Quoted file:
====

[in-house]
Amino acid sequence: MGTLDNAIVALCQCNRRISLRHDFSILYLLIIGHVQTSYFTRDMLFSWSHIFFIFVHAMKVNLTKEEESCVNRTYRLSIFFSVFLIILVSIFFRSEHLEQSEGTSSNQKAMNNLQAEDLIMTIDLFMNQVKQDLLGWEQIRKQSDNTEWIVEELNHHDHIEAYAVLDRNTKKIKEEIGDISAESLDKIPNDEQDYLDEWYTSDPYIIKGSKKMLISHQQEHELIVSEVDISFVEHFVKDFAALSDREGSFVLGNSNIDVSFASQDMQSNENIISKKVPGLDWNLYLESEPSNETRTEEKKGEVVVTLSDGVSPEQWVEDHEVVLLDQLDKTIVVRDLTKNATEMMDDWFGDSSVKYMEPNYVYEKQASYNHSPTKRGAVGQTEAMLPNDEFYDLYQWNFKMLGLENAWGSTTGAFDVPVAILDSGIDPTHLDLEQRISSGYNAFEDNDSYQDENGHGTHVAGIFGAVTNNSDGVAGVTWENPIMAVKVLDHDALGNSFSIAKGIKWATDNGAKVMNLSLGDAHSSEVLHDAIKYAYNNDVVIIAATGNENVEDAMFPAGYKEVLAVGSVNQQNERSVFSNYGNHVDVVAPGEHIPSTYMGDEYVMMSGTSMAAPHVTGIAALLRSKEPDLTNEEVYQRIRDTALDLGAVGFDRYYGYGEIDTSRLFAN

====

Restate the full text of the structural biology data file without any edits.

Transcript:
[in-house]
Amino acid sequence: MGTLDNAIVALCQCNRRISLRHDFSILYLLIIGHVQTSYFTRDMLFSWSHIFFIFVHAMKVNLTKEEESCVNRTYRLSIFFSVFLIILVSIFFRSEHLEQSEGTSSNQKAMNNLQAEDLIMTIDLFMNQVKQDLLGWEQIRKQSDNTEWIVEELNHHDHIEAYAVLDRNTKKIKEEIGDISAESLDKIPNDEQDYLDEWYTSDPYIIKGSKKMLISHQQEHELIVSEVDISFVEHFVKDFAALSDREGSFVLGNSNIDVSFASQDMQSNENIISKKVPGLDWNLYLESEPSNETRTEEKKGEVVVTLSDGVSPEQWVEDHEVVLLDQLDKTIVVRDLTKNATEMMDDWFGDSSVKYMEPNYVYEKQASYNHSPTKRGAVGQTEAMLPNDEFYDLYQWNFKMLGLENAWGSTTGAFDVPVAILDSGIDPTHLDLEQRISSGYNAFEDNDSYQDENGHGTHVAGIFGAVTNNSDGVAGVTWENPIMAVKVLDHDALGNSFSIAKGIKWATDNGAKVMNLSLGDAHSSEVLHDAIKYAYNNDVVIIAATGNENVEDAMFPAGYKEVLAVGSVNQQNERSVFSNYGNHVDVVAPGEHIPSTYMGDEYVMMSGTSMAAPHVTGIAALLRSKEPDLTNEEVYQRIRDTALDLGAVGFDRYYGYGEIDTSRLFAN